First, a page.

That's one benefit of the real estate market over the classic car market:  When houses are offered for sale, the number of days it has been on the market is prominently listed and gives you a good idea of whether it is perceived as being priced too high.  And then you have an agent urging the seller to drop the price.  

  • Like 1
Link to comment
Share on other sites

42 minutes ago, 1935Packard said:

That's one benefit of the real estate market over the classic car market:  When houses are offered for sale, the number of days it has been on the market is prominently listed and gives you a good idea of whether it is perceived as being priced too high.  And then you have an agent urging the seller to drop the price.  

 

You are absolutely right.

Haunted houses, murder houses, critter infested houses, abandoned houses full of homeless crackheads, etc. There is a buyer for every one of them if they're priced right. 

And I've yet to meet a realtor who found any benefit to listing a house in any neighborhood over market value.

Link to comment
Share on other sites

I think that, often, high prices on some sites are

based on lack of accurate pricing information.

A seller--a widow, a family member, or an owner

on the fringes of the hobby--will see exorbitant

asking prices by dealers and other optimists.

He doesn't realize that those are ASKING prices,

not SELLING prices.

 

"Oh, my common 1979 Lincoln Town Car with

70,000 miles must be worth $20,000!  Wow!

I think I'll buy a new camper or a boat with that money!"

Link to comment
Share on other sites

While I agree with John's assessment, my initial reaction to this is that when most hobbyists (not family, heirs, etc.) Put a car on the market, they either do not bother (75%, pure seat of pants guess, but Greg did say he was bored..) to research the market, naturally assuming they know the current market value.  Emotional factors, or "I have xxx into this thing so.." or, "my friend sold essentially the same car, except it was a roadster, for xx, my 6 window sedan must be close", or the sale he referenced took place 8 years back. Bottom line "I know my car's value"...  You get it. The other 25% do the research but struggle with accepting unwelcome news.  In 100% of these overpriced cars, seller is 100% sure its accurately priced.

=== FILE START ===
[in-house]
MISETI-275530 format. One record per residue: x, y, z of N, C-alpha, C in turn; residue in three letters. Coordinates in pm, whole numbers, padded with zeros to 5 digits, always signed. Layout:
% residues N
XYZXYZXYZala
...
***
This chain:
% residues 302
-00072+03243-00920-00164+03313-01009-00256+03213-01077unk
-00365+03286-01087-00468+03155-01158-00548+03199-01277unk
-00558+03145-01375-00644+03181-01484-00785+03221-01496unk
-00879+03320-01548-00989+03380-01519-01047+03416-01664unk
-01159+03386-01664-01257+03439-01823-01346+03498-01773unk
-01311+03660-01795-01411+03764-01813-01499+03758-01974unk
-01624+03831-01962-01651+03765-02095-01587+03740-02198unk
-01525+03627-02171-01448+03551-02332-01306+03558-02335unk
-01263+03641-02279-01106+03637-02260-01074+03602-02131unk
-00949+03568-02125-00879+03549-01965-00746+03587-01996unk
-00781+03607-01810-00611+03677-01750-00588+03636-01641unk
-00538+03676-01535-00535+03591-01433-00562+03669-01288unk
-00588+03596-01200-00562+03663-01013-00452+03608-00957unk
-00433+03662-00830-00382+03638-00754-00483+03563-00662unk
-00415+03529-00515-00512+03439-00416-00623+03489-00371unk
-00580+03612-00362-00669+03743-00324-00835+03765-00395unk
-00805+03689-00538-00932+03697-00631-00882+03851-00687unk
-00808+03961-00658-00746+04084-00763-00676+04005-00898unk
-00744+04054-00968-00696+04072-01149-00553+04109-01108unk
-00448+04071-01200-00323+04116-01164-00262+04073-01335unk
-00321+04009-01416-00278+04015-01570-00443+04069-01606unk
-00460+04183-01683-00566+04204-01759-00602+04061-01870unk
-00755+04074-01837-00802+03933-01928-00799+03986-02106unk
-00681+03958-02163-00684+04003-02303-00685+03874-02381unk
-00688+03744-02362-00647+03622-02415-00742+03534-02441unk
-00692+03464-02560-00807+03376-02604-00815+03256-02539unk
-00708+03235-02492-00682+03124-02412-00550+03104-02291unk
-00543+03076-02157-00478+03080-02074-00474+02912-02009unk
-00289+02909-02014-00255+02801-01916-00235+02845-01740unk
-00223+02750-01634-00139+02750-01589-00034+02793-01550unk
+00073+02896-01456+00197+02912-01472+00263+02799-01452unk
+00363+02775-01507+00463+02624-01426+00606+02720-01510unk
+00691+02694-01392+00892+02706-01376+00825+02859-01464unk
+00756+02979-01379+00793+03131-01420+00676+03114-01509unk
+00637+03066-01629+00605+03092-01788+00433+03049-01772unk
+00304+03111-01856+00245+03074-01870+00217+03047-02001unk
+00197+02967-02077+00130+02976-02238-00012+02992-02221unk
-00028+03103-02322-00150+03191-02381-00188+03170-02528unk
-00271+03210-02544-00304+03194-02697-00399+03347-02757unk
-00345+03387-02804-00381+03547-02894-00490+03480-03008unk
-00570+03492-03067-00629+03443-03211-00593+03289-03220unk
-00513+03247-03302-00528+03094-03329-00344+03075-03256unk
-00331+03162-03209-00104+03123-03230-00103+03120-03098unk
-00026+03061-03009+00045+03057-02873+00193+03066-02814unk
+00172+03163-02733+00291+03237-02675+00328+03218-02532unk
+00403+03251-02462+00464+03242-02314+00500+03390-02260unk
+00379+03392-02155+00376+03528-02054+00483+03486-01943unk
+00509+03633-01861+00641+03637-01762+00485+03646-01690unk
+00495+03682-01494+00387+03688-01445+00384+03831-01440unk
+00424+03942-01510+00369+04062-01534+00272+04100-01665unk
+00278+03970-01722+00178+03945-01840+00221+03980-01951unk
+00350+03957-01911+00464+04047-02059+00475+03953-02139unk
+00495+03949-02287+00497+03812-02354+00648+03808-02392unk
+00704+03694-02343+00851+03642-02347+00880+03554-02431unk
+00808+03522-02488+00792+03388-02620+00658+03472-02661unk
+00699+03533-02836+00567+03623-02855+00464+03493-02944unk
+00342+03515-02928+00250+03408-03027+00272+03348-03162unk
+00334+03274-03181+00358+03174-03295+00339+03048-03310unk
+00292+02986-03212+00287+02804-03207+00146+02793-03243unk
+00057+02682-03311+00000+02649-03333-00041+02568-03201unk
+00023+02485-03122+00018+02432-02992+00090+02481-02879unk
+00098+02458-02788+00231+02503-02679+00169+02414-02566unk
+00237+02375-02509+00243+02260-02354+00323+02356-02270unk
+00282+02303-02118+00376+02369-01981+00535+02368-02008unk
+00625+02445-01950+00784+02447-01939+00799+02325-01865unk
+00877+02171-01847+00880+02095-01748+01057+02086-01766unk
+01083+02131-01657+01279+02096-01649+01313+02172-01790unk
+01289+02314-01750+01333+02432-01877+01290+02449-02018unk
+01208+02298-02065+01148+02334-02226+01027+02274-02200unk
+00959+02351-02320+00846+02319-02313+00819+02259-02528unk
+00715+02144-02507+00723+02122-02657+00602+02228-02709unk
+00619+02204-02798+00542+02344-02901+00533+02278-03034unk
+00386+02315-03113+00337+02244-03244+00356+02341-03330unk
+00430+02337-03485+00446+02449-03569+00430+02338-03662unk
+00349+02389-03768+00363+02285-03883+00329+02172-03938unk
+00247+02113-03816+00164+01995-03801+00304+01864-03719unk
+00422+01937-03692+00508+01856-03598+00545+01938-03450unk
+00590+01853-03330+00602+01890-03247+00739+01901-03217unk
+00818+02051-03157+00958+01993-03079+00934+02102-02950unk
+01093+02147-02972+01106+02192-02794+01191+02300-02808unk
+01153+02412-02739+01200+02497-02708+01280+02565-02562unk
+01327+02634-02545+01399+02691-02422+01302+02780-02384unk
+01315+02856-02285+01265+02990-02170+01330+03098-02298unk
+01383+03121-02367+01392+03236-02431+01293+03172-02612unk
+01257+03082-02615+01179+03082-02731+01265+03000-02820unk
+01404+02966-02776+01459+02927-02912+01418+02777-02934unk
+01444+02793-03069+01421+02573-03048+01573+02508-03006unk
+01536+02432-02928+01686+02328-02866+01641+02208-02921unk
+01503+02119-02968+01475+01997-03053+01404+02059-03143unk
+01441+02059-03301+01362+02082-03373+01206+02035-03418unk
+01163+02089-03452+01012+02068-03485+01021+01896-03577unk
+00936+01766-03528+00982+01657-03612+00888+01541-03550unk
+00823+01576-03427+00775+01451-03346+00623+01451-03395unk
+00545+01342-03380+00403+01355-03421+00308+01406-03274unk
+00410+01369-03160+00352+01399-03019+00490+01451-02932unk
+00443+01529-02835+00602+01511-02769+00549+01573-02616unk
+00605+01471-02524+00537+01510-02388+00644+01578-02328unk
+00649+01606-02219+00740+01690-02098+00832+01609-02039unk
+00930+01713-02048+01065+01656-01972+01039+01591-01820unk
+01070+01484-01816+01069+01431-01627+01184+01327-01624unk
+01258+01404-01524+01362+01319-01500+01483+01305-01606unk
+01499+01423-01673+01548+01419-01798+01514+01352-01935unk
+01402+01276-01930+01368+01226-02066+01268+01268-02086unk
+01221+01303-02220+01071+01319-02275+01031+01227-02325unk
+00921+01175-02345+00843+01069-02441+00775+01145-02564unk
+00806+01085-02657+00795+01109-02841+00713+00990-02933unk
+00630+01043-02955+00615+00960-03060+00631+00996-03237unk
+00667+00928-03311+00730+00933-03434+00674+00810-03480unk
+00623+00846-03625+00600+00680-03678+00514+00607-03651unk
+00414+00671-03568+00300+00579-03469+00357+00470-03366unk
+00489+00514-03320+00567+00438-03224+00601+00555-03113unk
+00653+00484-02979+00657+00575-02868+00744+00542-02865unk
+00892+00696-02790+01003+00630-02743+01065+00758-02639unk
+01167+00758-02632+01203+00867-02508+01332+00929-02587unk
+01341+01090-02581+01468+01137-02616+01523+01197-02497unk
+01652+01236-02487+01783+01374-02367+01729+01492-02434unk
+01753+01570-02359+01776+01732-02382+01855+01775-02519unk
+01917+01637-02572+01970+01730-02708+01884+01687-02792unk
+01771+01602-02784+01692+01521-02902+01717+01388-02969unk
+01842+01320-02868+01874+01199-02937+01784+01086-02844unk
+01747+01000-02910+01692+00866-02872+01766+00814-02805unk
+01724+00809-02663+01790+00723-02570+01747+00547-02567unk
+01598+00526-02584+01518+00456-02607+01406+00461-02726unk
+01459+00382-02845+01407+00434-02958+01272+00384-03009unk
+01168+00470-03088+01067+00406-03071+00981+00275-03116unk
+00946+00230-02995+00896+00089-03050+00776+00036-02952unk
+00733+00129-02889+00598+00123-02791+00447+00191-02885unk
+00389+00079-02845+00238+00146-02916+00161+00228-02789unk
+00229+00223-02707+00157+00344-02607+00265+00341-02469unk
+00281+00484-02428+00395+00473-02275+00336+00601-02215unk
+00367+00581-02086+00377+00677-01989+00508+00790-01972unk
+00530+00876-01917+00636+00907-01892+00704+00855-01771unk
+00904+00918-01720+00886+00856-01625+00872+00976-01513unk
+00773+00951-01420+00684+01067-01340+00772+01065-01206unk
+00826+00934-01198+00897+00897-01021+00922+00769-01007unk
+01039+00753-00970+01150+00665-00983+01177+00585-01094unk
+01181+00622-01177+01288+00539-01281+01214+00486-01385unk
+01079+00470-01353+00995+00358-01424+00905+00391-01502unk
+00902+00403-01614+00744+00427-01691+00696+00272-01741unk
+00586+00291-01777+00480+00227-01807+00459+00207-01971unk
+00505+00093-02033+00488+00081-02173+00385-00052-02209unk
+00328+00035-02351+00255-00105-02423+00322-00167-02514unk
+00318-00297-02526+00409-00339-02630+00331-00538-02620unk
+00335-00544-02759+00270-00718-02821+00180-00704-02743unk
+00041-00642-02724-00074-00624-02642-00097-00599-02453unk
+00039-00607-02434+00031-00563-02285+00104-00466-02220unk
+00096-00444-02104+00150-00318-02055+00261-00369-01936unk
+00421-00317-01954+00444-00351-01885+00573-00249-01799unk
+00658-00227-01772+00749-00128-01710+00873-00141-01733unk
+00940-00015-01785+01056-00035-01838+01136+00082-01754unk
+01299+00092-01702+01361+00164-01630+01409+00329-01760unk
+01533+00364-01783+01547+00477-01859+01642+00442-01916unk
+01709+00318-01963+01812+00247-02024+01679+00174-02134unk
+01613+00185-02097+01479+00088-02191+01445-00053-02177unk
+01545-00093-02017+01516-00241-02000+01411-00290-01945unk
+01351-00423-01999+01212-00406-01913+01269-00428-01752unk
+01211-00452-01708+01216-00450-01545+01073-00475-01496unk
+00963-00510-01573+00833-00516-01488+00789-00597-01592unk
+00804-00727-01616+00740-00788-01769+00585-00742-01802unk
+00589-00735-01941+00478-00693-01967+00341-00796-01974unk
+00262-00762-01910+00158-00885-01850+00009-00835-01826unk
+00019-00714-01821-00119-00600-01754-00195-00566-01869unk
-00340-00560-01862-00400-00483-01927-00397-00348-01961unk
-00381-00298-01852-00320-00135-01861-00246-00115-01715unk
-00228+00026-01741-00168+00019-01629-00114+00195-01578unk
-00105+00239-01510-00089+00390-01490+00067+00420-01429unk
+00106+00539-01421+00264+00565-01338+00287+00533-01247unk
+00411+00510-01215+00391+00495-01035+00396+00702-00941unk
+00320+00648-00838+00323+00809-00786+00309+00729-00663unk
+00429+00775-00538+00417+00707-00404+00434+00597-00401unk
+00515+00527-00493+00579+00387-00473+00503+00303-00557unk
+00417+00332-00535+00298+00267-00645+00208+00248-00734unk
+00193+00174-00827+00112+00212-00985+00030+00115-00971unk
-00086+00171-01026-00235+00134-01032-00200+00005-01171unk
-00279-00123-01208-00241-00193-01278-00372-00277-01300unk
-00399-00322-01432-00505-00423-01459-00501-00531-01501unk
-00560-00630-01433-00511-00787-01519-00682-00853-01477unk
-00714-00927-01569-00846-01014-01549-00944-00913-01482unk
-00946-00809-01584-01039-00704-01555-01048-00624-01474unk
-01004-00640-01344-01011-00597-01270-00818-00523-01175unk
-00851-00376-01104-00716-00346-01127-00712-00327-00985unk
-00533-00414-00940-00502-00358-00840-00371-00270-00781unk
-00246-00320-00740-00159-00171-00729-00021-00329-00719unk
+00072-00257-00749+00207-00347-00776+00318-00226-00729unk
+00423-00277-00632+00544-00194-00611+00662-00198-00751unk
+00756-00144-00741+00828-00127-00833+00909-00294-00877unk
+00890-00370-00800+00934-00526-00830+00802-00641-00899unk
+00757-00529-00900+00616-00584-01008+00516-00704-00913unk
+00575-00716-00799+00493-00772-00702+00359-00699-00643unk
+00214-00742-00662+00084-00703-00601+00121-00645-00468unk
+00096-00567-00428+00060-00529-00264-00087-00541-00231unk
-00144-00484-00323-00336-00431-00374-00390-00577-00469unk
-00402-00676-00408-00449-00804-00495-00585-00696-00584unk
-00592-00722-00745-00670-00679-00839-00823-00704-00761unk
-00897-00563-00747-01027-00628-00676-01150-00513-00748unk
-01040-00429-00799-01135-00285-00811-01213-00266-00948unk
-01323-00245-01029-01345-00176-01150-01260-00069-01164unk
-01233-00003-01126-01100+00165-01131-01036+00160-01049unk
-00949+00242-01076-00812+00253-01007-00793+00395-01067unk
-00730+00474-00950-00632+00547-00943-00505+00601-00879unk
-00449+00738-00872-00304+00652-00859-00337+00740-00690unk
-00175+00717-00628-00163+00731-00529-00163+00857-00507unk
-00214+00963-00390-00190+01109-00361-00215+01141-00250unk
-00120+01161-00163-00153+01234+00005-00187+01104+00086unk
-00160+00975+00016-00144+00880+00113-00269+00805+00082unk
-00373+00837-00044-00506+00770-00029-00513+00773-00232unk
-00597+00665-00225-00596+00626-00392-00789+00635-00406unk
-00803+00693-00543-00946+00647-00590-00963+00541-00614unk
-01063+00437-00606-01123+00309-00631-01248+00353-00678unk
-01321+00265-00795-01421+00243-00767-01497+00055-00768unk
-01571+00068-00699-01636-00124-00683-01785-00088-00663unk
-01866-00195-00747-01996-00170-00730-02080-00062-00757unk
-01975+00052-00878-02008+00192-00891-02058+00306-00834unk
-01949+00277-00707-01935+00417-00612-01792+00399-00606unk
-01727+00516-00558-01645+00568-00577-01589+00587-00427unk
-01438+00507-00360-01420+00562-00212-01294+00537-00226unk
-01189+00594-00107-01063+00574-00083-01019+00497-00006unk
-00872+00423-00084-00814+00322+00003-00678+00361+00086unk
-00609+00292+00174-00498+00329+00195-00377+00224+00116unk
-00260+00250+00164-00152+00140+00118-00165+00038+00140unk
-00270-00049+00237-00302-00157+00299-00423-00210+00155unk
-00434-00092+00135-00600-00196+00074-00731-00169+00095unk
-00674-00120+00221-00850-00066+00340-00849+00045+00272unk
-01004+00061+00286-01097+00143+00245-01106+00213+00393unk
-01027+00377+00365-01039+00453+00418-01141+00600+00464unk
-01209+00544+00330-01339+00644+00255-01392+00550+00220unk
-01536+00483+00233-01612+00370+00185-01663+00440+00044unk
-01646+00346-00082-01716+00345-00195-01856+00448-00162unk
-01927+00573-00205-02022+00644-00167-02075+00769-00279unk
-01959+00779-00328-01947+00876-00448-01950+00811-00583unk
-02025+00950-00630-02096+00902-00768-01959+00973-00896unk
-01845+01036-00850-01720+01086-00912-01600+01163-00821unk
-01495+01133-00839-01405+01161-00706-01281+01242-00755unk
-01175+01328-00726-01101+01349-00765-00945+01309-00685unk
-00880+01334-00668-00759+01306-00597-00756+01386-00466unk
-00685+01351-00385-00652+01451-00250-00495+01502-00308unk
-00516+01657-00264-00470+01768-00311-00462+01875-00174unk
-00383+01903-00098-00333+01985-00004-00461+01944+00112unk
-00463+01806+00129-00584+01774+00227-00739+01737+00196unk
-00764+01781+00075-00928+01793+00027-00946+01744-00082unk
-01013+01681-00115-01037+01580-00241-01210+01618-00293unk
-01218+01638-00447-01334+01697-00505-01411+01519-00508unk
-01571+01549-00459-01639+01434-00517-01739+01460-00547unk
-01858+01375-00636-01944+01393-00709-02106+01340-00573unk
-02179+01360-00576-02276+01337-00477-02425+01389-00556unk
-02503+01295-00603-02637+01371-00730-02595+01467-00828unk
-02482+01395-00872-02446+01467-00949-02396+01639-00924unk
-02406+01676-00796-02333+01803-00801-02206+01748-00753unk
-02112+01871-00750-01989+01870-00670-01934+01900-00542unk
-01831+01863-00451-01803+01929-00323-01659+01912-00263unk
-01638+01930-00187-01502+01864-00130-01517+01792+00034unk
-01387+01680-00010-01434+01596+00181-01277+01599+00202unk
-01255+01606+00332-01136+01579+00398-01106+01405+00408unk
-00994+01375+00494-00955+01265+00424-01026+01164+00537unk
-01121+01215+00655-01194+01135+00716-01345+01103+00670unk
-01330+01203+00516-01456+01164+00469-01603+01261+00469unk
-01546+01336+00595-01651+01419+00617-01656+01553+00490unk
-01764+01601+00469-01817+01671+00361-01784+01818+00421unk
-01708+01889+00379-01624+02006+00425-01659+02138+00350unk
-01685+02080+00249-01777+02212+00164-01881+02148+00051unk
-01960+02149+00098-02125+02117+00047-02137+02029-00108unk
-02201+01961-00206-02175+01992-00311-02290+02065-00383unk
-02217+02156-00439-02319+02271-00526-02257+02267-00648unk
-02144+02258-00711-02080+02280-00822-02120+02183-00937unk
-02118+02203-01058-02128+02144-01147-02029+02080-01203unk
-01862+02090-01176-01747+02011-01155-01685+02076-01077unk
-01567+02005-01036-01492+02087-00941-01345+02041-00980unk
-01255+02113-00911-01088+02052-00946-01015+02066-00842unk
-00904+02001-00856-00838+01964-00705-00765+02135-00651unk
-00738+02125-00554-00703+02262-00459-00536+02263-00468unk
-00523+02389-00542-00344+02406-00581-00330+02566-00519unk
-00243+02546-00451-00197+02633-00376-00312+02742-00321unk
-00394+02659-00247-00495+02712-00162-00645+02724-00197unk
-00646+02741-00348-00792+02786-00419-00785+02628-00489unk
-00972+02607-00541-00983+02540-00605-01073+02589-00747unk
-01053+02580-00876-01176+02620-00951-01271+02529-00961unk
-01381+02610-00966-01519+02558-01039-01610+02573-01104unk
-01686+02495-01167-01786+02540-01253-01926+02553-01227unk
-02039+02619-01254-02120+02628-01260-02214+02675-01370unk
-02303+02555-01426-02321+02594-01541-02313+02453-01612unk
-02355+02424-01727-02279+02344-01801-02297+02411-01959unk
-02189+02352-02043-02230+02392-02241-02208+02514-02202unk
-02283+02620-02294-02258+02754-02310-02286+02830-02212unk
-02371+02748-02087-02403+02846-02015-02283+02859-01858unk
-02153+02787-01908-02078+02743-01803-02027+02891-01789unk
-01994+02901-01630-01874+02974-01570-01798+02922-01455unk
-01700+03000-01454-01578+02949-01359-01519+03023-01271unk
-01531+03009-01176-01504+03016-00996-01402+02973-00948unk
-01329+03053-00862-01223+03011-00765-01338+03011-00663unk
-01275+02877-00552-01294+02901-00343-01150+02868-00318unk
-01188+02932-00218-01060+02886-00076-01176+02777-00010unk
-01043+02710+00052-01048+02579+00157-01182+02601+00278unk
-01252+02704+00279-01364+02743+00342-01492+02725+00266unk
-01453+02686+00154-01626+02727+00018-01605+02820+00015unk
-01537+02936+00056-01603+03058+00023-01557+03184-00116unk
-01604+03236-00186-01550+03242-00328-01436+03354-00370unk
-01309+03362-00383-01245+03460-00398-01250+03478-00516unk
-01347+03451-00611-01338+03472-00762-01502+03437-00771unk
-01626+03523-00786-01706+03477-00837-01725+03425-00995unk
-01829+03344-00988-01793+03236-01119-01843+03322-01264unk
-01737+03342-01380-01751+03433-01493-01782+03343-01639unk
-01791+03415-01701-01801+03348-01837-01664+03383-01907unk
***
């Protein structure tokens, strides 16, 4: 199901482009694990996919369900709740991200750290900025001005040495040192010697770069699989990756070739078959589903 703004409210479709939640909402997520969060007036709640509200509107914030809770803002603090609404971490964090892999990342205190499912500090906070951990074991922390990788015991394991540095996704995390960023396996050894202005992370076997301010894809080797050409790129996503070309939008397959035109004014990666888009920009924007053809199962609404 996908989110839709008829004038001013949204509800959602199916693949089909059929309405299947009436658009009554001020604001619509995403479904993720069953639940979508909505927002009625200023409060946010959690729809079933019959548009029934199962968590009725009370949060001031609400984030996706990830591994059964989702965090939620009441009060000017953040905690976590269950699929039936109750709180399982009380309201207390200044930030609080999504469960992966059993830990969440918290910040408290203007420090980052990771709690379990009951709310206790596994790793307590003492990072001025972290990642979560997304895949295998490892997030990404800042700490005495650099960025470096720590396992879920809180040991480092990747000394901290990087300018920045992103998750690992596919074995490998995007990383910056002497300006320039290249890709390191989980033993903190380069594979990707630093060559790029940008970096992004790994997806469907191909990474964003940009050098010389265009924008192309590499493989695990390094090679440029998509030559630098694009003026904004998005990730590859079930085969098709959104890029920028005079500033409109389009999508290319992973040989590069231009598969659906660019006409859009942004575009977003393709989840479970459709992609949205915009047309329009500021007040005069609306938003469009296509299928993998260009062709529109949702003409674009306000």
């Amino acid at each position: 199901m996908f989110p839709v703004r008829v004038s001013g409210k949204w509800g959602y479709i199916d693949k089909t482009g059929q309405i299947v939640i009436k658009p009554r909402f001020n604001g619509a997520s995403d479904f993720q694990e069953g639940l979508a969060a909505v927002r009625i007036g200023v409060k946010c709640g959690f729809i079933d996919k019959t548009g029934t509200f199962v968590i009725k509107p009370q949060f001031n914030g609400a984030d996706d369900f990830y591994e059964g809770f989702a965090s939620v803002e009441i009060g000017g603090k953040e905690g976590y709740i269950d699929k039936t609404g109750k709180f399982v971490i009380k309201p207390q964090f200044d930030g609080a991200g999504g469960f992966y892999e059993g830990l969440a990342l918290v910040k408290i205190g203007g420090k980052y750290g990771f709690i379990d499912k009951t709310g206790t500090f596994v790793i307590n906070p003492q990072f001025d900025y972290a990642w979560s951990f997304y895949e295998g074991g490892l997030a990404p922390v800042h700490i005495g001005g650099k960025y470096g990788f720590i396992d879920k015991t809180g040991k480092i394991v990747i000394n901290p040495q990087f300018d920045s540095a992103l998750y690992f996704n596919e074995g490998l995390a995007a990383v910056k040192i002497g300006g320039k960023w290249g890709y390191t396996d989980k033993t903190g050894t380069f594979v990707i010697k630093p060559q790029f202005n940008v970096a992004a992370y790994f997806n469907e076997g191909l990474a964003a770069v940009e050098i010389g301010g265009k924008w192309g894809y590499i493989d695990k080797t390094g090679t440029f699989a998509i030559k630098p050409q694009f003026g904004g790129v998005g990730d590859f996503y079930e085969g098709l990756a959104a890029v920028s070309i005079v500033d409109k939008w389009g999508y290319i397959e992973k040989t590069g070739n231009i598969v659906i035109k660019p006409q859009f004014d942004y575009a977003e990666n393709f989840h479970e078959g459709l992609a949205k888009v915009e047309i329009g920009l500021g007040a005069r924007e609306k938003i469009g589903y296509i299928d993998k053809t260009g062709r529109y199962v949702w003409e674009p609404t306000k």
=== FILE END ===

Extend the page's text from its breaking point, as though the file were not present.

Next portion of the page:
Cars are selling even during carona nutty times.  I suspect those successful private sellers would be priced close or at their listed price virus or not.

Edited by Steve_Mack_CT (see edit history)
Link to comment
Share on other sites

We are all guilty of the same thing:  thinking our stuff is worth more than it actually is and the other guys stuff isn't. 

 

I've sold and bought a a few cars in the last 2 years and I can tell you this:

 

1.  99% of every advertised car you see will sell for less than asking.

 

2.  Project cars have almost no value unless they are a Duesenberg or a 40-42 Willys Coupe. 

 

3. Your run of the mill 4 door sedan only has value if it runs like a top and is otherwise attractive,  but that value is probably 25% of what the owner has in to it.